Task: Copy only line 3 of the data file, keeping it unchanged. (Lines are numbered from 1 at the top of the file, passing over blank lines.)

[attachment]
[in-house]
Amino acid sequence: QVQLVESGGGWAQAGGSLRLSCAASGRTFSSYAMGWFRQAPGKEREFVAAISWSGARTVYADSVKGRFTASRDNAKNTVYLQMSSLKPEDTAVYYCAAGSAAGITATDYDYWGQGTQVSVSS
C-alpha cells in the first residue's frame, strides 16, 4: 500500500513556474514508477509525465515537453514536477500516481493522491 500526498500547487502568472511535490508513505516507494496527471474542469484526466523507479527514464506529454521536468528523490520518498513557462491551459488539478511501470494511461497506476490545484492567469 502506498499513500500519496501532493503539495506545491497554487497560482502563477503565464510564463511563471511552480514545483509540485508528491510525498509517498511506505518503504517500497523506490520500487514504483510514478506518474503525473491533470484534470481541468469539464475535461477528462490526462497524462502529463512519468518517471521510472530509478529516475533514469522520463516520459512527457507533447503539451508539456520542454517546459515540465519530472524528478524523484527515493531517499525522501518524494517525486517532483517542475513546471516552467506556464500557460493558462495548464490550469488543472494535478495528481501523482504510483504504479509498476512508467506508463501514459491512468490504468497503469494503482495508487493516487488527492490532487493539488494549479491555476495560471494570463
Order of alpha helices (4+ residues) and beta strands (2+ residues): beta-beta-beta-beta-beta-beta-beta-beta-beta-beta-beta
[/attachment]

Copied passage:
C-alpha cells in the first residue's frame, strides 16, 4: 500500500513556474514508477509525465515537453514536477500516481493522491 500526498500547487502568472511535490508513505516507494496527471474542469484526466523507479527514464506529454521536468528523490520518498513557462491551459488539478511501470494511461497506476490545484492567469 502506498499513500500519496501532493503539495506545491497554487497560482502563477503565464510564463511563471511552480514545483509540485508528491510525498509517498511506505518503504517500497523506490520500487514504483510514478506518474503525473491533470484534470481541468469539464475535461477528462490526462497524462502529463512519468518517471521510472530509478529516475533514469522520463516520459512527457507533447503539451508539456520542454517546459515540465519530472524528478524523484527515493531517499525522501518524494517525486517532483517542475513546471516552467506556464500557460493558462495548464490550469488543472494535478495528481501523482504510483504504479509498476512508467506508463501514459491512468490504468497503469494503482495508487493516487488527492490532487493539488494549479491555476495560471494570463